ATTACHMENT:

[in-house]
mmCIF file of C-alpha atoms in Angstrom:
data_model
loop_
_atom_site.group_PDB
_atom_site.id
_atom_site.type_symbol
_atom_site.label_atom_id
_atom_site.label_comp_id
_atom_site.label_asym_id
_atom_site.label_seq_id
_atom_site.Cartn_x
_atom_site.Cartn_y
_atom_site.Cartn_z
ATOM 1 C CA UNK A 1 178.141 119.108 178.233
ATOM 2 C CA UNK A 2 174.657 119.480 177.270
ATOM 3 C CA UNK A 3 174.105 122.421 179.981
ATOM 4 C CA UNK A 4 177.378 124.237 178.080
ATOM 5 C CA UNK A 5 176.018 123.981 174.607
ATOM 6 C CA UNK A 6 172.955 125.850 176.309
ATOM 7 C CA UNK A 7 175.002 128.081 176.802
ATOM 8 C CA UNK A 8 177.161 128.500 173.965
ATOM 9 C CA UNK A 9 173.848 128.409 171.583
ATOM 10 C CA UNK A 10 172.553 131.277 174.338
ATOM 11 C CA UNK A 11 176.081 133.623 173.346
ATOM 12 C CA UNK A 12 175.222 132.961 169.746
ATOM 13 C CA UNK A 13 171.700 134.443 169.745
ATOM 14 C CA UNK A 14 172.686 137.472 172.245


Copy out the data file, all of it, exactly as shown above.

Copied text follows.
[in-house]
mmCIF file of C-alpha atoms in Angstrom:
data_model
loop_
_atom_site.group_PDB
_atom_site.id
_atom_site.type_symbol
_atom_site.label_atom_id
_atom_site.label_comp_id
_atom_site.label_asym_id
_atom_site.label_seq_id
_atom_site.Cartn_x
_atom_site.Cartn_y
_atom_site.Cartn_z
ATOM 1 C CA UNK A 1 178.141 119.108 178.233
ATOM 2 C CA UNK A 2 174.657 119.480 177.270
ATOM 3 C CA UNK A 3 174.105 122.421 179.981
ATOM 4 C CA UNK A 4 177.378 124.237 178.080
ATOM 5 C CA UNK A 5 176.018 123.981 174.607
ATOM 6 C CA UNK A 6 172.955 125.850 176.309
ATOM 7 C CA UNK A 7 175.002 128.081 176.802
ATOM 8 C CA UNK A 8 177.161 128.500 173.965
ATOM 9 C CA UNK A 9 173.848 128.409 171.583
ATOM 10 C CA UNK A 10 172.553 131.277 174.338
ATOM 11 C CA UNK A 11 176.081 133.623 173.346
ATOM 12 C CA UNK A 12 175.222 132.961 169.746
ATOM 13 C CA UNK A 13 171.700 134.443 169.745
ATOM 14 C CA UNK A 14 172.686 137.472 172.245